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The Gendered Self

Back In 1965, John Money of John Hopkins thought that gender self identification was largely a matter of socialization and he counselled David Reimer’s parents to raise their child as a girl following a botched circumcision where the majority of his penis was accidentally severed. As I have written previously in this blog, David Reimer (raised as Brenda) eventually resumed living as a male once he understood his origins but tragically committed suicide in his thirties.

A New England Journal of Medicine article dating back to 2004 chronicled the genital reassignment surgeries performed on patients suffering from Cloacal exstrophy which is a severe birth defect that occurs in approximately 1 in 400,000 live births. One of the most pronounced characteristics is severe phallic inadequacy, or the complete absence of a penis in genetic males. Historically, doctors have treated cloacal exstrophy by surgically altering, or "reassigning" these babies as female.

John Gearhart, M.D., director of pediatric urology at Johns Hopkins Children's Center and an expert on exstrophy complexes, and colleagues challenged this standard treatment by studying 16 genetic males from 5 to 16 years of age, 14 of whom underwent surgical conversion to female sex. They found that more than half of them identified themselves as male; six individuals were so unhappy with their female sex of rearing as to pursue gender reassignment back to male. All 16 had interests and attitudes that were considered typical of males.

So there is strong evidence that our brains are to some extent gendered at birth and that what follows is a process of socialization that then tempers and adapts our biological predispositions. What we do not know is to what degree our socialization can alter our perception of our own gender and whether it can sway the biology to skew some individuals towards the opposite gender.

In some cases the cross-gender feelings resolve themselves and the child turns out to be gay or lesbian but in others there is a strong and unwavering insistence that they can no longer pretend to be the gender they were born as. Today we call these children “trans kids” and many end up successfully transitioning under the watchful eye of specialists trained in their field and loving parents who want them to grow up with a positive self image.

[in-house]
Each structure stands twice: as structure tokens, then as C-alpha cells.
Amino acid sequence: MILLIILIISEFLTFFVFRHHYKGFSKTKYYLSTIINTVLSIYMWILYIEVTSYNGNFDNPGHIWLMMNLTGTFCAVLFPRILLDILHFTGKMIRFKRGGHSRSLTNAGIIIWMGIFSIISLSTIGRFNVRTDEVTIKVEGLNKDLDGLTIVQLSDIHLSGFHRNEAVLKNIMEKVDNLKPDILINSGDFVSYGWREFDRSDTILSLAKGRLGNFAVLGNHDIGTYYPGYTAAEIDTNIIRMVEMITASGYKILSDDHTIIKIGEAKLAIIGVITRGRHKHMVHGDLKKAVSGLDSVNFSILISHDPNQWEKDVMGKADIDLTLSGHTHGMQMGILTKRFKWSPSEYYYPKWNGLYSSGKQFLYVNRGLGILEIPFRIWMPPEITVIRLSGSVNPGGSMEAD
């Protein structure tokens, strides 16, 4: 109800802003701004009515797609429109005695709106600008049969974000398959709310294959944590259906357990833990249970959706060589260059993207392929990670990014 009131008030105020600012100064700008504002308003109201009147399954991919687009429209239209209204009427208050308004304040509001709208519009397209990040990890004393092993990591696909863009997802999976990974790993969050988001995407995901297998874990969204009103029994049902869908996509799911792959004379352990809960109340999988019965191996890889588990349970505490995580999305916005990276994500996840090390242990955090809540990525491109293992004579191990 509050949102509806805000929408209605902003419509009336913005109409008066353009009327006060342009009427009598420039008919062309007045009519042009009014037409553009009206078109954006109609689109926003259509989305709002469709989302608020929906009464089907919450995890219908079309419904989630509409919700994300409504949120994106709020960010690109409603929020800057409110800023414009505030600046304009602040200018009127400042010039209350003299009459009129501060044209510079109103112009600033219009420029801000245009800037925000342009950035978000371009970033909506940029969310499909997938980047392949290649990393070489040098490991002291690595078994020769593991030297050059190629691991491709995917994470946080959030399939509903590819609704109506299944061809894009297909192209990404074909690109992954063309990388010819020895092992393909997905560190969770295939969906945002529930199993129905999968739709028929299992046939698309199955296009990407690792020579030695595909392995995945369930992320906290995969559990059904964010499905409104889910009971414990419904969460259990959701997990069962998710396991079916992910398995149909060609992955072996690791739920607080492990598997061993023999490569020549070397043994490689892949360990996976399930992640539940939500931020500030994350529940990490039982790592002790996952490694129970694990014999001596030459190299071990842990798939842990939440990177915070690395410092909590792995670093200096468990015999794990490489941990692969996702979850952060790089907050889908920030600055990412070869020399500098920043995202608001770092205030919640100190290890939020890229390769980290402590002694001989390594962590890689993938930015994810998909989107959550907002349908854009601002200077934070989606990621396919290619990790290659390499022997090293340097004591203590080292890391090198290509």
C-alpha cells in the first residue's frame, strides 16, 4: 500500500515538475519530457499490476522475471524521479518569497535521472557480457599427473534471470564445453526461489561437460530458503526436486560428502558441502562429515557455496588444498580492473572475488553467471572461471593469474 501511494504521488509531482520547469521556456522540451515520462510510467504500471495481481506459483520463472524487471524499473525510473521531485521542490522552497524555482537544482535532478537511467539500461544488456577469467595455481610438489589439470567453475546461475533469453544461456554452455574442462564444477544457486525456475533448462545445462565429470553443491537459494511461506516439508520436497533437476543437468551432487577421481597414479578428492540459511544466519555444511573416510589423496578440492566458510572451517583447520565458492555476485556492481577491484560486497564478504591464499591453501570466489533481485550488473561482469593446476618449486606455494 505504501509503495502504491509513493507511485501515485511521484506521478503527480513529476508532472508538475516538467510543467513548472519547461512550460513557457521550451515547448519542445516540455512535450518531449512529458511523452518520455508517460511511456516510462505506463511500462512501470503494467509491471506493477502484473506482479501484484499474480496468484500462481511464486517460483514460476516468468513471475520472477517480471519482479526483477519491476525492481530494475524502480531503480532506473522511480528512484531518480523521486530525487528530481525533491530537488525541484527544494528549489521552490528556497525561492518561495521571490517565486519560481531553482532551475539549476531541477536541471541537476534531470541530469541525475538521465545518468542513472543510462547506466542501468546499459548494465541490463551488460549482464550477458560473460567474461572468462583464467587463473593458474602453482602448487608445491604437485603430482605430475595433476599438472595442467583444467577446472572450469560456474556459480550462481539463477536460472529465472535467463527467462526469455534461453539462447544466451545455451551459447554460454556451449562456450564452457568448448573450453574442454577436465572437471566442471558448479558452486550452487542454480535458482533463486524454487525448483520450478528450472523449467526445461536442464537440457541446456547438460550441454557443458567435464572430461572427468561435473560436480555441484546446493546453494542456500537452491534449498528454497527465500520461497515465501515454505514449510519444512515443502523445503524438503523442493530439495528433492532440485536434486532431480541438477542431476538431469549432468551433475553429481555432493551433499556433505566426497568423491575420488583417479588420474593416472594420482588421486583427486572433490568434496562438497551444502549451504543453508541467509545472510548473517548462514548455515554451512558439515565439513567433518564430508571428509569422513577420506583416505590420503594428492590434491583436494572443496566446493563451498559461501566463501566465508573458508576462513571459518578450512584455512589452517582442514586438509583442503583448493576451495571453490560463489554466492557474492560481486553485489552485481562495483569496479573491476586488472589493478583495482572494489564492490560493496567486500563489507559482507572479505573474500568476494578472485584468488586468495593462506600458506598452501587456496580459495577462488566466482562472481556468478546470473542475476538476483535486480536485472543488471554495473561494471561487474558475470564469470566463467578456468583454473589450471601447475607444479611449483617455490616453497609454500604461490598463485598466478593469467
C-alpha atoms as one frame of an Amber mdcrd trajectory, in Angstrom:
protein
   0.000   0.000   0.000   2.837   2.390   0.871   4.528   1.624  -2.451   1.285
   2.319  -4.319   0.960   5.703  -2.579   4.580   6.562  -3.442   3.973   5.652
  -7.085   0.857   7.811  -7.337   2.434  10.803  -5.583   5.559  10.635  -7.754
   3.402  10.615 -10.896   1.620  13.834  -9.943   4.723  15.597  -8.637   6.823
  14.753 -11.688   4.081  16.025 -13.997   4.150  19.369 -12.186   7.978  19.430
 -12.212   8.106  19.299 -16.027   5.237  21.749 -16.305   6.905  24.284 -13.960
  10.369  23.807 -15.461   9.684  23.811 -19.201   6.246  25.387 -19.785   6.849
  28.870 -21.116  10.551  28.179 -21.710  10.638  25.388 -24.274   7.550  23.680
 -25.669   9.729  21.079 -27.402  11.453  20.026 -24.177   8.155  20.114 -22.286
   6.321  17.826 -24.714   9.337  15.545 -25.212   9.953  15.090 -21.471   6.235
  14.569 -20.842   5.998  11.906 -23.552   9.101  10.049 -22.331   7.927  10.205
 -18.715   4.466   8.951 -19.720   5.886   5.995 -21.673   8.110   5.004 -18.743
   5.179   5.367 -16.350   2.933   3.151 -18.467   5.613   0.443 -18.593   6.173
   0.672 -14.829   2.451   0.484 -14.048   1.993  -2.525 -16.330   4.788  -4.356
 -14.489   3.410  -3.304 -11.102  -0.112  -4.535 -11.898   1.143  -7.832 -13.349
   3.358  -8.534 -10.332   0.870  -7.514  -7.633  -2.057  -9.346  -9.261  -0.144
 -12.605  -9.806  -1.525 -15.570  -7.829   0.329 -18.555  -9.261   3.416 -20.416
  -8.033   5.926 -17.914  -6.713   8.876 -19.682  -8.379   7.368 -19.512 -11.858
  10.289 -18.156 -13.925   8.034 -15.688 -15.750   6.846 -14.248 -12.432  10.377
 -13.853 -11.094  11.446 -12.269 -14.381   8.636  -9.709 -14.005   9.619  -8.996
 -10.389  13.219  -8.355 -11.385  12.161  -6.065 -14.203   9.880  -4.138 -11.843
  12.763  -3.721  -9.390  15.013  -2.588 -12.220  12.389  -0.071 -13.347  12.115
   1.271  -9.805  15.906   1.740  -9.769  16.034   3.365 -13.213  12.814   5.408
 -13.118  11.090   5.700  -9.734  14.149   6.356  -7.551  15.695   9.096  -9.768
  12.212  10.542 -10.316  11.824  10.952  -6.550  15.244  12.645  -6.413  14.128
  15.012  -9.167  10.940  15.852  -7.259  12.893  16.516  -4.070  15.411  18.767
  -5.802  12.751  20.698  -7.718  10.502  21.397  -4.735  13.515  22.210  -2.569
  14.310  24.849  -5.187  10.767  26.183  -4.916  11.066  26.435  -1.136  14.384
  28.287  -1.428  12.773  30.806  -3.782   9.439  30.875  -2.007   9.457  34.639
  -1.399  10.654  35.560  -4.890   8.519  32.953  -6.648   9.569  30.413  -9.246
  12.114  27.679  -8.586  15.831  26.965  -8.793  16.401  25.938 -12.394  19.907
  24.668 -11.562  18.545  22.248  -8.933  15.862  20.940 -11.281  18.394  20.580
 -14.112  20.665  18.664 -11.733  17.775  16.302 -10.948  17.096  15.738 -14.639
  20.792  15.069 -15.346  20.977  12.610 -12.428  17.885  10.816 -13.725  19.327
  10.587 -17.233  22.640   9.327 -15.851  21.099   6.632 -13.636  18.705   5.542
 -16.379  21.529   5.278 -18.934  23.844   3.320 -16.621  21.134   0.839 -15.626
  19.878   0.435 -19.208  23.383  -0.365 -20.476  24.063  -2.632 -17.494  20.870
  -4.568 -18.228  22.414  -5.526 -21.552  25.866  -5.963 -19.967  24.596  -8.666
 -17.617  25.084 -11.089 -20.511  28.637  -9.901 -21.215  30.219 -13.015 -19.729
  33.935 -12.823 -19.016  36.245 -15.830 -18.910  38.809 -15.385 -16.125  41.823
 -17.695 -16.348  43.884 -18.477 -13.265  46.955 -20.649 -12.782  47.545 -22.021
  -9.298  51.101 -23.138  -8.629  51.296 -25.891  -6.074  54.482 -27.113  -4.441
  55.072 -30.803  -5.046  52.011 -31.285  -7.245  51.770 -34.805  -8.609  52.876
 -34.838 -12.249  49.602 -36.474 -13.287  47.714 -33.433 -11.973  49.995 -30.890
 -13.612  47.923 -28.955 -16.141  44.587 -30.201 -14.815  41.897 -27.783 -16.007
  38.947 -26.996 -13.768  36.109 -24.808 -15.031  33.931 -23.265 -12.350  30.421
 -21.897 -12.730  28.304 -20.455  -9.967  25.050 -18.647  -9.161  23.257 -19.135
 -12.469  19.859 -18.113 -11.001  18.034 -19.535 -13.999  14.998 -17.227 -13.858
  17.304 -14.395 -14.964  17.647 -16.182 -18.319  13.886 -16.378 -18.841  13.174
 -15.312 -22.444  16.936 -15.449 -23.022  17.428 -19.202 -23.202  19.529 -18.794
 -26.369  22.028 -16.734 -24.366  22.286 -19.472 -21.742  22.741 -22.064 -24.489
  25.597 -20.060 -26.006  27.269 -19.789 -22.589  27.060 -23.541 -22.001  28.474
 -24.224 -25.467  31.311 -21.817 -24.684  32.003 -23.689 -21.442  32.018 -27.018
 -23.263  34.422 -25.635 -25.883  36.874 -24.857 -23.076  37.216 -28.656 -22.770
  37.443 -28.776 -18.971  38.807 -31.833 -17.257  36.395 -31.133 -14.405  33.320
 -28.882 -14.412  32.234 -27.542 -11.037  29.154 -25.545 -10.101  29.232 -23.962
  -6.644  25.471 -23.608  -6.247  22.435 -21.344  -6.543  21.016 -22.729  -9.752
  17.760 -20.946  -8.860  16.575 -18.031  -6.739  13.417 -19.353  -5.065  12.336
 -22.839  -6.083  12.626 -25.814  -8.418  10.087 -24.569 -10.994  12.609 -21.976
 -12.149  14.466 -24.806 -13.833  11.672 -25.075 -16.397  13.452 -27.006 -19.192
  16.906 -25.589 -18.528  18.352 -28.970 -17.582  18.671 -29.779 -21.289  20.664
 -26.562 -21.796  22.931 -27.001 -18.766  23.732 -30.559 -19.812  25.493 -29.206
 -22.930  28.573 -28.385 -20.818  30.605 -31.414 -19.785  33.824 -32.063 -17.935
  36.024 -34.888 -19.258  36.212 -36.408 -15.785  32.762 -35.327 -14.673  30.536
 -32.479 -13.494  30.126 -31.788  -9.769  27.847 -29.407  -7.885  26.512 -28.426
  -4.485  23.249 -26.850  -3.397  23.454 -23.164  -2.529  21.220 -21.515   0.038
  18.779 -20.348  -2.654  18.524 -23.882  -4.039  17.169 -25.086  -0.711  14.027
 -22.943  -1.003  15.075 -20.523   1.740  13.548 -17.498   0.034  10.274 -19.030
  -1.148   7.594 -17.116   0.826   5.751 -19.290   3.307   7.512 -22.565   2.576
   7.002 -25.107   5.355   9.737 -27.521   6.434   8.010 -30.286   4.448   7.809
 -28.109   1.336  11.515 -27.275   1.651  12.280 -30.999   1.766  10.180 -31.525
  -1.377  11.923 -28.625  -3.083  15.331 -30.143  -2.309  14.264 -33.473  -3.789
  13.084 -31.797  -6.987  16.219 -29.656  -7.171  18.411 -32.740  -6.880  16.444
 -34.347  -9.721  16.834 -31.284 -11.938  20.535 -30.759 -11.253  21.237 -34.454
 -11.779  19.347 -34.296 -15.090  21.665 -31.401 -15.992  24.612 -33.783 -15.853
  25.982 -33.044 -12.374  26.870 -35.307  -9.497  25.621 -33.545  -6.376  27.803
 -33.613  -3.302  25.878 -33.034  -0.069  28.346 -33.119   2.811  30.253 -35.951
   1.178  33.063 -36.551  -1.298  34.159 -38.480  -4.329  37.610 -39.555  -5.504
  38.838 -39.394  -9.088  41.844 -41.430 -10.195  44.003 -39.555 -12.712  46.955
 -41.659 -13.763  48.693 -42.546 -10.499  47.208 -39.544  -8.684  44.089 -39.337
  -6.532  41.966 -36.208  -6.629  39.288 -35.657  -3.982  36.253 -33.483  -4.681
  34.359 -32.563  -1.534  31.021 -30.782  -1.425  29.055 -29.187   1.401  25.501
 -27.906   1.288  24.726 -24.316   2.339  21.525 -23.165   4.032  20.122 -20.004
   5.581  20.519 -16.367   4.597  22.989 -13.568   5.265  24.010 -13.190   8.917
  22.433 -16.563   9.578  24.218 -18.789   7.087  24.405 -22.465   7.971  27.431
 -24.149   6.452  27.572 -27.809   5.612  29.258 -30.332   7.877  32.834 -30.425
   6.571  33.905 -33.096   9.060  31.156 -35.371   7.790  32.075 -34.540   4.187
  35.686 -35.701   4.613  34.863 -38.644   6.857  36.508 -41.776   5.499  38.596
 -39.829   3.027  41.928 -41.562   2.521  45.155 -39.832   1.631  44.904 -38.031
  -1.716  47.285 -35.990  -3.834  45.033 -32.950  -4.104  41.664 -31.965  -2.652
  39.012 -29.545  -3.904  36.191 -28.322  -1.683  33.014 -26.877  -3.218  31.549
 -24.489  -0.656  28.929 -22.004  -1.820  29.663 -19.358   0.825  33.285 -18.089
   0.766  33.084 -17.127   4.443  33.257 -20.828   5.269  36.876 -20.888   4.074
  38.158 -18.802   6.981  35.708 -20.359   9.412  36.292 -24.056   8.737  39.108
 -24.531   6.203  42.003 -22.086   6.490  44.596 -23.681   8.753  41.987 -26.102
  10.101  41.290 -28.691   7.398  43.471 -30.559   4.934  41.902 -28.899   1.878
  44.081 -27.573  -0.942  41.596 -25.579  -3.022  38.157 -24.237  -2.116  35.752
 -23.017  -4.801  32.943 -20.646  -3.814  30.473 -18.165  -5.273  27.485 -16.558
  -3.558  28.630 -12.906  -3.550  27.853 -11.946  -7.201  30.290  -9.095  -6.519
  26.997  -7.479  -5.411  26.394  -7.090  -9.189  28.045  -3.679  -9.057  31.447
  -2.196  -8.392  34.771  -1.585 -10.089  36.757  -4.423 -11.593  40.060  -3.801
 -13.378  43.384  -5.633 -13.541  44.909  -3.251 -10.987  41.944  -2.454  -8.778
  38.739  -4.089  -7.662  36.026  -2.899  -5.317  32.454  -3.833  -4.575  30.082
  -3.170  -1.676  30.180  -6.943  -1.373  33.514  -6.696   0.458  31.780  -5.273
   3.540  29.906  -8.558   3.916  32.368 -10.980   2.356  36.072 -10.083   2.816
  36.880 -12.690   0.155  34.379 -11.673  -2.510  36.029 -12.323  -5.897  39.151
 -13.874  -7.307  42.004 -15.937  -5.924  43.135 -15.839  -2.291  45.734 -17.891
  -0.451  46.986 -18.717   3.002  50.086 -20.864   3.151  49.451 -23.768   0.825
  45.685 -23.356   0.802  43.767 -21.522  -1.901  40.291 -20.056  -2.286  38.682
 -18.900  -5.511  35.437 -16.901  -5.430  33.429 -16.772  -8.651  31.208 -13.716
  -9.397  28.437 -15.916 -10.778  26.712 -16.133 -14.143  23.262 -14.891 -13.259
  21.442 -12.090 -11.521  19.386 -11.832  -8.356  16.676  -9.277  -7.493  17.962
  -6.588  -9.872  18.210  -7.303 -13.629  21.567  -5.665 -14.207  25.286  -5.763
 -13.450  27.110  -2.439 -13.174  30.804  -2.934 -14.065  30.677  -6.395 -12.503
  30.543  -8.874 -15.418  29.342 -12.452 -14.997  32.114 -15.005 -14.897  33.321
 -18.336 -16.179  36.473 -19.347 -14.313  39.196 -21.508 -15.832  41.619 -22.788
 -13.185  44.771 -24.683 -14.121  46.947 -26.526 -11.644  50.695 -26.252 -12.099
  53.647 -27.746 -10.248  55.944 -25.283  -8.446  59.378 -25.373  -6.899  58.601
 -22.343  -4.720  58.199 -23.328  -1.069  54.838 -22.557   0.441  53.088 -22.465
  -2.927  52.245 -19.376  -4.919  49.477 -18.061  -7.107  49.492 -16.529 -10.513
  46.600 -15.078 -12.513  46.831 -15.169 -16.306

From the 1940’s through the 1960’s the endocrinologist Harry Benjamin believed that this phenomenon had a biological explanation and saw a great many patients over his career whom he graded according to the degree which they felt estranged from their birth sex. His scale had 6 classifications - the sixth being the strongest and most severe and the one that most often led to gender reassignment surgery. He chronicled his findings in his landmark 1966 book titled “The Transsexual Phenomenon”. After a lifetime of dealing with gender dysphoric patients, Benjamin died in 1986.

By 1989, the Clarke Institute’s head of psychiatry Ray Blanchard proposed a psychological origin for his patient’s distress in the form of a sexually fuelled mental disorder but failed to find universality by conveniently ignoring female to male transsexuals whom his theories could not adequately fit; if he could not explain their transitions he would simply disregard them. For his male to female patients he proposed they were either in love with their own image as women or in love with increasing their selection of partners depending on their sexual orientation. Kurt Freund, who had a background in testing homosexuals and sex offenders with a penile plethysmograph (which measured sexual arousal in men), was replaced at Toronto’s Clarke institute by Blanchard and their collaboration helped hatch the pseudo scientific idea of Autogynephilia (or AGP for short). Therefore it’s not hard to see how the focal point could be rerouted towards the idea of gender variance as sexual deviance.

Blanchard’s legacy left us with one dubious theory for male to female gynephilic transsexuals, a tenuous explanation for androphilic transsexuals and none for female to male transsexuals.

AGP did not explain why someone transitions because there are people who we used to call transvestites and now term cross dressers also experience arousal but they do not necessarily need or desire to modify their body. Why then were some people advancing beyond a limit and others happy to stay where they were?

In 2003, Anne Vitale (a PhD in psychology who dealt with gender variant individuals) wrote an essay called “The Gender Variant Phenomenon – A Developmental Review”. Vitale, like Benjamin believed that there was a biological explanation for her patient’s gender confusion and proposed that it was due to, at least in part, the insufficient or inappropriate androgenization of the brain at a critical stage of embryonic development. In her essay she described the 3 types of gender variant individuals (a sample of 350 people between 1978 and 2000) which she saw in her practice:

Group One (G1) consisted of natal males with a high degree of cross-sexed gender identity. In these individuals, she hypothesized that the prenatal androgenization process--if there was any at all--was minimal, leaving the default female identity intact.